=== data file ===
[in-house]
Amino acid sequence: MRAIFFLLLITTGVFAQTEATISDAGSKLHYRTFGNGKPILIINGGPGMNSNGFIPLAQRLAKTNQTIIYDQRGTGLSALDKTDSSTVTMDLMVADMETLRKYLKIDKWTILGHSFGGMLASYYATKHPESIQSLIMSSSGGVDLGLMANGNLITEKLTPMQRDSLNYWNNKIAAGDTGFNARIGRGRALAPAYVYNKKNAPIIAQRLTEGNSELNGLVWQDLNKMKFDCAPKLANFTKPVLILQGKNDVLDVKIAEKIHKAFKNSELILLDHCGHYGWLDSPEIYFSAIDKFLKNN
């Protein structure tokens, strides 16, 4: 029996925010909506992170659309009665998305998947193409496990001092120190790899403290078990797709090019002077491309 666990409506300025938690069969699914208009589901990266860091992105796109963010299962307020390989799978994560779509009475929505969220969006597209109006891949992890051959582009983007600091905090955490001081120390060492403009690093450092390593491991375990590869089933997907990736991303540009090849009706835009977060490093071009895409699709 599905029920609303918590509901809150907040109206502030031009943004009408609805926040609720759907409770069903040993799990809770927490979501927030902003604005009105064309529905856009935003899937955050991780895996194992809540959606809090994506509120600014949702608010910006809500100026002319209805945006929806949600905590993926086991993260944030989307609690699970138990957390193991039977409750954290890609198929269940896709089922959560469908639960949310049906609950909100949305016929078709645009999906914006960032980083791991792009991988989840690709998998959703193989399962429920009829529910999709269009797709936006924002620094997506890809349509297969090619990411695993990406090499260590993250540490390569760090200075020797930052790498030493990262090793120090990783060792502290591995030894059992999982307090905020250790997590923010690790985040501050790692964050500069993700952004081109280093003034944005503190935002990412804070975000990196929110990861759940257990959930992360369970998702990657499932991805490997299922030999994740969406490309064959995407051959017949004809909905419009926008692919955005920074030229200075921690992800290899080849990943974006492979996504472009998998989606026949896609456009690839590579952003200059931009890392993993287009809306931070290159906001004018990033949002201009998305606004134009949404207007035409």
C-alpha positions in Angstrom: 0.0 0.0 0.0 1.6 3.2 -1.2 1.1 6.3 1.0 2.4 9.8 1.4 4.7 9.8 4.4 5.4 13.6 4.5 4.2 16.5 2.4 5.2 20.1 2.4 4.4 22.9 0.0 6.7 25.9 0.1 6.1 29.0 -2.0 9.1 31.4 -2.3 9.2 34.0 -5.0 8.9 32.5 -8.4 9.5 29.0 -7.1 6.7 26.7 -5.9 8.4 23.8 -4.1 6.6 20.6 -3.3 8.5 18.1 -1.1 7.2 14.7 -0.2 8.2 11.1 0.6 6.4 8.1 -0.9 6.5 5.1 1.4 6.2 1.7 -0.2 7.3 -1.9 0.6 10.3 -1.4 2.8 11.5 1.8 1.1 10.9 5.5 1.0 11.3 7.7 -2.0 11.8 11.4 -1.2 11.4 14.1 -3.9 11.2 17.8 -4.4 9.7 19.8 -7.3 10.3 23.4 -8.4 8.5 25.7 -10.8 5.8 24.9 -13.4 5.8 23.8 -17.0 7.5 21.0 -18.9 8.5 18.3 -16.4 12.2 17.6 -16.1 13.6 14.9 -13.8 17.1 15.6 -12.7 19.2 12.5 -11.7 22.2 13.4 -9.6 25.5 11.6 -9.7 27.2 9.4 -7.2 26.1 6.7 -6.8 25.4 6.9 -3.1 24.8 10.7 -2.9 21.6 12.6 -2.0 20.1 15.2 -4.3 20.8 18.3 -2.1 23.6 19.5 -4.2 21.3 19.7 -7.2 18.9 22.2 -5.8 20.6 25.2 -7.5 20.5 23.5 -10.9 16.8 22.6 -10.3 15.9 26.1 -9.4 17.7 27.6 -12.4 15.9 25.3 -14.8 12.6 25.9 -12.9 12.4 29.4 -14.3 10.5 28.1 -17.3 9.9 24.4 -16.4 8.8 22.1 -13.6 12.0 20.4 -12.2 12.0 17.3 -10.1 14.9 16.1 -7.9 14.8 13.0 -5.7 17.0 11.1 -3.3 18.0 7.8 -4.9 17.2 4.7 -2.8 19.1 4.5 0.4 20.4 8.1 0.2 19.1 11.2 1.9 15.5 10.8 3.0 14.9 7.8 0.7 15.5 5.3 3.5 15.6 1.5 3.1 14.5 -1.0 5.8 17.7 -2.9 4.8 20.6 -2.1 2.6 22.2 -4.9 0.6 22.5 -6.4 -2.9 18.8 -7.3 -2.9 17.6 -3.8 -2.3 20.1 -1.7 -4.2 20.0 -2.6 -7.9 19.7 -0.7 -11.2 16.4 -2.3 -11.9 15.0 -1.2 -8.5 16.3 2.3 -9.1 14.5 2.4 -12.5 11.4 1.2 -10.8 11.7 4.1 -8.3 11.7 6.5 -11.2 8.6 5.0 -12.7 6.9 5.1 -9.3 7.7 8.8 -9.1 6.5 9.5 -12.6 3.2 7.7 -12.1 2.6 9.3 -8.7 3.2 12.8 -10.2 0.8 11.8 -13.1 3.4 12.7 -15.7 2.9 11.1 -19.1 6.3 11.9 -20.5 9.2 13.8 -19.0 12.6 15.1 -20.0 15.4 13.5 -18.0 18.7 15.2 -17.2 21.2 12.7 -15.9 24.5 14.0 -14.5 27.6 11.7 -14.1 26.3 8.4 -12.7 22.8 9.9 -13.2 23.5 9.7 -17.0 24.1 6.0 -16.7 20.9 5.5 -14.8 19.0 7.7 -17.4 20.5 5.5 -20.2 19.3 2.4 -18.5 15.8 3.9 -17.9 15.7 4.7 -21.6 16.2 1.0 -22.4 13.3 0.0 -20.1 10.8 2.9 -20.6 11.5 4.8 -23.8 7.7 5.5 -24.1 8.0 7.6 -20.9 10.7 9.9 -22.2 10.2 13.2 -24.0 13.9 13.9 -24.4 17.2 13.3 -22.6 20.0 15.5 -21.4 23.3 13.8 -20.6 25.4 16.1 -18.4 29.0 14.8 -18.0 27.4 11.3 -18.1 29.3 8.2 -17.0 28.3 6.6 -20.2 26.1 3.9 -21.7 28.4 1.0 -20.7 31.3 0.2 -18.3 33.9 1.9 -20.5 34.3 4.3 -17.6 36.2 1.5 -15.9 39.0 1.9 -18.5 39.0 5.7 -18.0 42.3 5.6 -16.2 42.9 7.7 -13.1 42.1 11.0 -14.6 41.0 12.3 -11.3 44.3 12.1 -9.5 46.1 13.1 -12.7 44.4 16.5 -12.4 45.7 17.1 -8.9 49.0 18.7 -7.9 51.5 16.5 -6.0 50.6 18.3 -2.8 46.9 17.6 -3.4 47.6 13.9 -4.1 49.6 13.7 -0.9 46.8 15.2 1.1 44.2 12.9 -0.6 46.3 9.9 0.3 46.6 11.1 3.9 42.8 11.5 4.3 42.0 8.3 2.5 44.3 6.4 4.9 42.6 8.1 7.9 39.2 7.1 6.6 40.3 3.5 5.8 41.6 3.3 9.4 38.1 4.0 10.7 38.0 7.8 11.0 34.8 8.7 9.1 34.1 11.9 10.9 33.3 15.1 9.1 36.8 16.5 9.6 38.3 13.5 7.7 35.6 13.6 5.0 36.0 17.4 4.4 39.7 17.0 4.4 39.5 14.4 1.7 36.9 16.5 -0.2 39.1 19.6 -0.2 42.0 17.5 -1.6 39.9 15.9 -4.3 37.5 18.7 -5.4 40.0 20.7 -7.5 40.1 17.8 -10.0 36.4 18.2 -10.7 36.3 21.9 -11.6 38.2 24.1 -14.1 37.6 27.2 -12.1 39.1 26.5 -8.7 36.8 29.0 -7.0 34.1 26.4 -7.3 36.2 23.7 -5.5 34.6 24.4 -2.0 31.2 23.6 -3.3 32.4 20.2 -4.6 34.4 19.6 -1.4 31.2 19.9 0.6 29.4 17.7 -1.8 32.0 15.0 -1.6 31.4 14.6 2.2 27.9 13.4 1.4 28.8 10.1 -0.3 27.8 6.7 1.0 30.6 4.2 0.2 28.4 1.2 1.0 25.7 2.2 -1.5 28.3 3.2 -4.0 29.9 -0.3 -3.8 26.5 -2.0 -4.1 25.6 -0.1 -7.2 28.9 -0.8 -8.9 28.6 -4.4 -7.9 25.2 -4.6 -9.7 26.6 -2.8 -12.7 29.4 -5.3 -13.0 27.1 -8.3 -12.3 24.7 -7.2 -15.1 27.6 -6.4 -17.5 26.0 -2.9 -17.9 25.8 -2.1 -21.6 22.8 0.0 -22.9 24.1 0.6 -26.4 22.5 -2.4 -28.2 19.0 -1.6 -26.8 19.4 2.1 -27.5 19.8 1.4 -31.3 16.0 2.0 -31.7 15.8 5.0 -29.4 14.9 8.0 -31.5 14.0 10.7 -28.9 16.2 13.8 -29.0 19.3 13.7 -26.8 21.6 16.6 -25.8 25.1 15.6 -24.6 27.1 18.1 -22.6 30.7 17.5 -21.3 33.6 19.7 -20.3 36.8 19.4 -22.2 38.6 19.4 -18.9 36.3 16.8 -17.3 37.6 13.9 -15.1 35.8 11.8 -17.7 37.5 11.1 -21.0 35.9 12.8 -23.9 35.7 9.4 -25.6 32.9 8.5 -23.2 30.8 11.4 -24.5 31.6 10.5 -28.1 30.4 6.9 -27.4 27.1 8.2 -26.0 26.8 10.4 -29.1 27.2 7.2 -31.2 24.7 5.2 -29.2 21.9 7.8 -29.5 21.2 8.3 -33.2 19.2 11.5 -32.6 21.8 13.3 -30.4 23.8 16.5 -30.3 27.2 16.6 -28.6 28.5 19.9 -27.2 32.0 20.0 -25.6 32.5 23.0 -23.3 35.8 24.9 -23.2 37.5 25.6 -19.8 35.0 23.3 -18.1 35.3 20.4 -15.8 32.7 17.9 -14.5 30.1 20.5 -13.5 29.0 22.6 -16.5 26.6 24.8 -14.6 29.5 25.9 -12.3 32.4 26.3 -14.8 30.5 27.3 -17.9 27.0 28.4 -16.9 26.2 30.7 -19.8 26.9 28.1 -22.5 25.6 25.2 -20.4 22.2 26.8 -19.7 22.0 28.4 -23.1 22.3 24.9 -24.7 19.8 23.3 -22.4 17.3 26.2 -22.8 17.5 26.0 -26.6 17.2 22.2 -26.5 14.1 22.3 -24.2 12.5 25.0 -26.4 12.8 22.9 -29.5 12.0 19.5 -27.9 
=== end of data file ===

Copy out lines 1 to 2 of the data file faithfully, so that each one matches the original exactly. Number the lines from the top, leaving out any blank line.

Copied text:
[in-house]
Amino acid sequence: MRAIFFLLLITTGVFAQTEATISDAGSKLHYRTFGNGKPILIINGGPGMNSNGFIPLAQRLAKTNQTIIYDQRGTGLSALDKTDSSTVTMDLMVADMETLRKYLKIDKWTILGHSFGGMLASYYATKHPESIQSLIMSSSGGVDLGLMANGNLITEKLTPMQRDSLNYWNNKIAAGDTGFNARIGRGRALAPAYVYNKKNAPIIAQRLTEGNSELNGLVWQDLNKMKFDCAPKLANFTKPVLILQGKNDVLDVKIAEKIHKAFKNSELILLDHCGHYGWLDSPEIYFSAIDKFLKNN